Michigan Technological University is one of 85 partners in a US Department of Energy-funded $70 million energy-saving project called the REMADE (Reducing Embodied-energy and Decreasing Emissions) Institute.
The project’s goal is to drive down the cost of technologies needed to reuse, recycle and remanufacture materials such as metals, fibers, polymers and electronic waste. Ultimately REMADE hopes to achieve a 50 percent improvement in overall energy efficiency by 2027.
The REMADE Institute will be led by the Rochester Institute of Technology’s Golisano Institute for Sustainability in Rochester, New York. It is the fifth Department of Energy institute in a multiagency network called Manufacturing USA or the National Network for Manufacturing Innovation.
Michigan Tech’s Sustainable Futures Institute (SFI) is coordinating the involvement of Michigan Tech faculty and staff in this multidisciplinary research initiative. Research projects will focus on improving the ways that materials like plastics, metals, woody fibers and e-waste can be recycled and re-utilized in current or new product systems.
SFI staff will also help industry partners evaluate the sustainability impacts of these new technology improvements, to ensure that US manufacturing industries are focused on making changes that are good for people and good for the planet, as well as offering economic advantages to the businesses making these improvements.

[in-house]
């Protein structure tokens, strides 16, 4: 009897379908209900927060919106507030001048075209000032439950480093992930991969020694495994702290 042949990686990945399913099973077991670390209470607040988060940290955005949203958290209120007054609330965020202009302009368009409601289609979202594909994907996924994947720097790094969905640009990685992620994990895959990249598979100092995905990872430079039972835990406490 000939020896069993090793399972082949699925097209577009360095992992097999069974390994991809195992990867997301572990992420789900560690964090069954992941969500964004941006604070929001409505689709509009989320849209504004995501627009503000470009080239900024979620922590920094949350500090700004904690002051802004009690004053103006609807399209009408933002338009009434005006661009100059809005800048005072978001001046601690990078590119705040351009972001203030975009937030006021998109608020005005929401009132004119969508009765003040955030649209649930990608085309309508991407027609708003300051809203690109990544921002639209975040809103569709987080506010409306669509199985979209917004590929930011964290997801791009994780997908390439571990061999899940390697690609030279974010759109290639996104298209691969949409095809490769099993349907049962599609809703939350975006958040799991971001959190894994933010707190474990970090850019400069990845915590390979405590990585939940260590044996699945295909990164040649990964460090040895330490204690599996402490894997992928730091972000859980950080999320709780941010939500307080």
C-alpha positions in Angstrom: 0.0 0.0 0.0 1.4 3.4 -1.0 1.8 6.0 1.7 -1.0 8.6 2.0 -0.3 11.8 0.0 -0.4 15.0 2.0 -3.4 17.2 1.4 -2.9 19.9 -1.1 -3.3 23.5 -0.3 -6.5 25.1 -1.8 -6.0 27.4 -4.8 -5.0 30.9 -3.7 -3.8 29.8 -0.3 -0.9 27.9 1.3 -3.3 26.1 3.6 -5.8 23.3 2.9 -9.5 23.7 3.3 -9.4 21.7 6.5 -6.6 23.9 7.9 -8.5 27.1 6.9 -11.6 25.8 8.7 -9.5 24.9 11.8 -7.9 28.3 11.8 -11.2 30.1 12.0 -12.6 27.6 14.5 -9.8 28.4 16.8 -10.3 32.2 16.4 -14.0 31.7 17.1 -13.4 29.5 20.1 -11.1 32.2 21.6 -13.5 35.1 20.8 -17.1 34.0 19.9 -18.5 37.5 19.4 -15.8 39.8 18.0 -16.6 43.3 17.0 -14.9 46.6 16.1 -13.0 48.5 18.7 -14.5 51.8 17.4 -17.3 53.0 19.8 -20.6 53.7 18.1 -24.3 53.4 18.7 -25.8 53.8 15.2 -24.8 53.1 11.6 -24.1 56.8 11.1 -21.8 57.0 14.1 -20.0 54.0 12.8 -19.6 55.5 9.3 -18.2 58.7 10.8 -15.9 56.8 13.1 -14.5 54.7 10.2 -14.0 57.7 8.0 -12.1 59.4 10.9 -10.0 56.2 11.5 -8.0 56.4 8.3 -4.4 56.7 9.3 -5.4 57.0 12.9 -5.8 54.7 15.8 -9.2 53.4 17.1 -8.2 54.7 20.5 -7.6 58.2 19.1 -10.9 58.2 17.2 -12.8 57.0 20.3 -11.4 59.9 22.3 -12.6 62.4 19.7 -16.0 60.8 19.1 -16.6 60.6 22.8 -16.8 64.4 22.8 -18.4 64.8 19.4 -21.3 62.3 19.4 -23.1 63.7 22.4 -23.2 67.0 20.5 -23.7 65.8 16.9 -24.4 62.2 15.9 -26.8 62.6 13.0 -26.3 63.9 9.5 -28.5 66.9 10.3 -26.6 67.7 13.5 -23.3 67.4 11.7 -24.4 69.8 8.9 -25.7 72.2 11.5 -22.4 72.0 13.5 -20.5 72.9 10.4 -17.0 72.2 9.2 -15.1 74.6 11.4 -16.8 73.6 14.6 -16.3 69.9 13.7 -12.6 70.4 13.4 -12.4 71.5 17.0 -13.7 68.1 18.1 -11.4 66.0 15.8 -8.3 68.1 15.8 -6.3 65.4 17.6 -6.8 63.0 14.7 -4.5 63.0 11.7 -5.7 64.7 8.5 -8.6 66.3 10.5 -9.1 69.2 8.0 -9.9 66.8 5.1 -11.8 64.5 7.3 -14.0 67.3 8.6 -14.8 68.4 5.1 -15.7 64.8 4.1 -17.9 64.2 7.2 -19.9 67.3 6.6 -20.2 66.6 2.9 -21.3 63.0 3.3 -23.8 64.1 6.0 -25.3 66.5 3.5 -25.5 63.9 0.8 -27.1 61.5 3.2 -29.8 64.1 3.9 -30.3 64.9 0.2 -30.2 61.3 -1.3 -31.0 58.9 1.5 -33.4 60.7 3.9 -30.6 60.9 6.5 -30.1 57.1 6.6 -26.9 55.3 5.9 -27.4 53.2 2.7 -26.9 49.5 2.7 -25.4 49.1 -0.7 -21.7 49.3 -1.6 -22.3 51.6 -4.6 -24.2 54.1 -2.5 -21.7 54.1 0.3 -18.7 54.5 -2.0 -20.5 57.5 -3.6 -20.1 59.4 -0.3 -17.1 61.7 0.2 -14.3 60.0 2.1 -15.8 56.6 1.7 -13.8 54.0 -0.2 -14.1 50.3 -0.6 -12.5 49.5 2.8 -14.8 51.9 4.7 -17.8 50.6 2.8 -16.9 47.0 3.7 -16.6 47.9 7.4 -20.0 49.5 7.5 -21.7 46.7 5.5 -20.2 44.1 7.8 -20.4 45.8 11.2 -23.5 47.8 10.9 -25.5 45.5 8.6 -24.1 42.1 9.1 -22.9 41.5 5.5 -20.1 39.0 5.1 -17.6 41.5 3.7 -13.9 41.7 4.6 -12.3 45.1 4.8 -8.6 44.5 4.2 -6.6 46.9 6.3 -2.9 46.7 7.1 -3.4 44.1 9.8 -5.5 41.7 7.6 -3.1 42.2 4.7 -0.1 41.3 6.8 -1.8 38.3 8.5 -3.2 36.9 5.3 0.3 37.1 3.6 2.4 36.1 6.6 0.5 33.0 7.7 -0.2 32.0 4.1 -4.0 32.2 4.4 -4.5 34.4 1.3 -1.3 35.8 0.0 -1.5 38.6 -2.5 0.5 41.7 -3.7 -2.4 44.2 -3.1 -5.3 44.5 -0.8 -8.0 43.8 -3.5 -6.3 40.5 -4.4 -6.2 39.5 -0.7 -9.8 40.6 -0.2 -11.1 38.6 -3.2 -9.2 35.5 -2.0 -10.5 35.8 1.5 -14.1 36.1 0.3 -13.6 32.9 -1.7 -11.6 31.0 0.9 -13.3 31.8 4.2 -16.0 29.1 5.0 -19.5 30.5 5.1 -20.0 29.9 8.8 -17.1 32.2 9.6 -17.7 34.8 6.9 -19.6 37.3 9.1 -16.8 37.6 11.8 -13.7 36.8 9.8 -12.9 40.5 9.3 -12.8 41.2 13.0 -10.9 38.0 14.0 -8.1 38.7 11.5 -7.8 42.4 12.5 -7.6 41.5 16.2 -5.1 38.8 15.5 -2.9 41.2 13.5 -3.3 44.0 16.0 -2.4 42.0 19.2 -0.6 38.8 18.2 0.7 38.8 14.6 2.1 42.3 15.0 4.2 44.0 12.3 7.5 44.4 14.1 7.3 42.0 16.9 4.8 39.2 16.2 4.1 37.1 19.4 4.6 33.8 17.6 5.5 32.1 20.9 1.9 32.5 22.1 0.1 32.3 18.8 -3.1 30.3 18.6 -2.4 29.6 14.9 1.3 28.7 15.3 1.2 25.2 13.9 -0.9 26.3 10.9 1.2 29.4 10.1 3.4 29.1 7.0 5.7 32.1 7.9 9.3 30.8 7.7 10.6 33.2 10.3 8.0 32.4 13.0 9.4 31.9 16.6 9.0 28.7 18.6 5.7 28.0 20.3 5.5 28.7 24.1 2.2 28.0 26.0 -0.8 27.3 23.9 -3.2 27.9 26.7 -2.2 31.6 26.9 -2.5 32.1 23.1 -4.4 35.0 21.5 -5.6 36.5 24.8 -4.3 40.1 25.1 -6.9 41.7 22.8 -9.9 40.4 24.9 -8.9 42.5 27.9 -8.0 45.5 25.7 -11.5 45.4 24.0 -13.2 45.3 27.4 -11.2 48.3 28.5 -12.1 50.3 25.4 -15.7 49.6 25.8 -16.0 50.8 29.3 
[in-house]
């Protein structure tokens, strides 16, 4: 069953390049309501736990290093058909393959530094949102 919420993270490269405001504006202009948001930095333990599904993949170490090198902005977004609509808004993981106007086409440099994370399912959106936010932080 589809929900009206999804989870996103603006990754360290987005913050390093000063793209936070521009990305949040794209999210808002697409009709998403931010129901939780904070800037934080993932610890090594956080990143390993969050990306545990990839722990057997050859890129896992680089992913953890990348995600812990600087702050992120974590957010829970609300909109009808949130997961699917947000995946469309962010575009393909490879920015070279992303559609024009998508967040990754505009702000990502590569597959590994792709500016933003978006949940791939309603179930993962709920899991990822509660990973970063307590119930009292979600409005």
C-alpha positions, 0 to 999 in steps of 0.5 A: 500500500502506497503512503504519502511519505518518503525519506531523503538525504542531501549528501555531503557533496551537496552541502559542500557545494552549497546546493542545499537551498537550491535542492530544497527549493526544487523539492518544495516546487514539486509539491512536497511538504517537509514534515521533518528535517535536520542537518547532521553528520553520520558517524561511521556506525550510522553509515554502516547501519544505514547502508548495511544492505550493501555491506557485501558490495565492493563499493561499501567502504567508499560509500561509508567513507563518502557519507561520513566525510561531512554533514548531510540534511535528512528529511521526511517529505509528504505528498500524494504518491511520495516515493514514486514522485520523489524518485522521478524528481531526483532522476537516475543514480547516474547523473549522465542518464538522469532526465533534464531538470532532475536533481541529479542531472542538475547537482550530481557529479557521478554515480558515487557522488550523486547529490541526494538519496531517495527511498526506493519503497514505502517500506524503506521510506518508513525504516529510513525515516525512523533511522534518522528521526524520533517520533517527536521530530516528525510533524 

"The DOE REMADE institute will be a great opportunity for Michigan Tech to be involved in important new developments across the manufacturing industry,” says SFI Operations Manager Robert Handler. “We look forward to developing projects with Michigan Tech faculty and industry partners to support the overall REMADE focus on more sustainable manufacturing systems."
Michigan Technological University is a public research university, home to more than 7,000 students from 60 countries around the world. Founded in 1885, the University offers more than 120 undergraduate and graduate degree programs in science, engineering and technology; forestry; business and economics; health professions; humanities; mathematics; and social sciences.